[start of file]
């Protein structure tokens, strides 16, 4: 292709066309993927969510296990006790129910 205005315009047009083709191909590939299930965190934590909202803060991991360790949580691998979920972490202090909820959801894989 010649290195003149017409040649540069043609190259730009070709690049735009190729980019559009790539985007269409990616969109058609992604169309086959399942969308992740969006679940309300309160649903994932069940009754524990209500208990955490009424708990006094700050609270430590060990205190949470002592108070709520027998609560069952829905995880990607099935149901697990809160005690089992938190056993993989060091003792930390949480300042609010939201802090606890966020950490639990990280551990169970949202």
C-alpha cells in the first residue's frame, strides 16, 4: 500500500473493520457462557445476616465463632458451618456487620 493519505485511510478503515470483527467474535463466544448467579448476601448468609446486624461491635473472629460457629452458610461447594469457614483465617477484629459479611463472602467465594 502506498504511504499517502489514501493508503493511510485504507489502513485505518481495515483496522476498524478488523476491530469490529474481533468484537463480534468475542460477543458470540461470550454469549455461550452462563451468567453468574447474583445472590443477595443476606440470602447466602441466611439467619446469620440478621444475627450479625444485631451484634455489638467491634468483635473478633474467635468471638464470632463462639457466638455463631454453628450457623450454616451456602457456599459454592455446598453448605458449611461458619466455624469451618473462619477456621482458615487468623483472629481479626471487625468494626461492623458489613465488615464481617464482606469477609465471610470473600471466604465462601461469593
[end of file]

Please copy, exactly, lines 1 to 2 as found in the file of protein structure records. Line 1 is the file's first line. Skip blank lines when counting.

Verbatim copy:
């Protein structure tokens, strides 16, 4: 292709066309993927969510296990006790129910 205005315009047009083709191909590939299930965190934590909202803060991991360790949580691998979920972490202090909820959801894989 010649290195003149017409040649540069043609190259730009070709690049735009190729980019559009790539985007269409990616969109058609992604169309086959399942969308992740969006679940309300309160649903994932069940009754524990209500208990955490009424708990006094700050609270430590060990205190949470002592108070709520027998609560069952829905995880990607099935149901697990809160005690089992938190056993993989060091003792930390949480300042609010939201802090606890966020950490639990990280551990169970949202």
C-alpha cells in the first residue's frame, strides 16, 4: 500500500473493520457462557445476616465463632458451618456487620 493519505485511510478503515470483527467474535463466544448467579448476601448468609446486624461491635473472629460457629452458610461447594469457614483465617477484629459479611463472602467465594 502506498504511504499517502489514501493508503493511510485504507489502513485505518481495515483496522476498524478488523476491530469490529474481533468484537463480534468475542460477543458470540461470550454469549455461550452462563451468567453468574447474583445472590443477595443476606440470602447466602441466611439467619446469620440478621444475627450479625444485631451484634455489638467491634468483635473478633474467635468471638464470632463462639457466638455463631454453628450457623450454616451456602457456599459454592455446598453448605458449611461458619466455624469451618473462619477456621482458615487468623483472629481479626471487625468494626461492623458489613465488615464481617464482606469477609465471610470473600471466604465462601461469593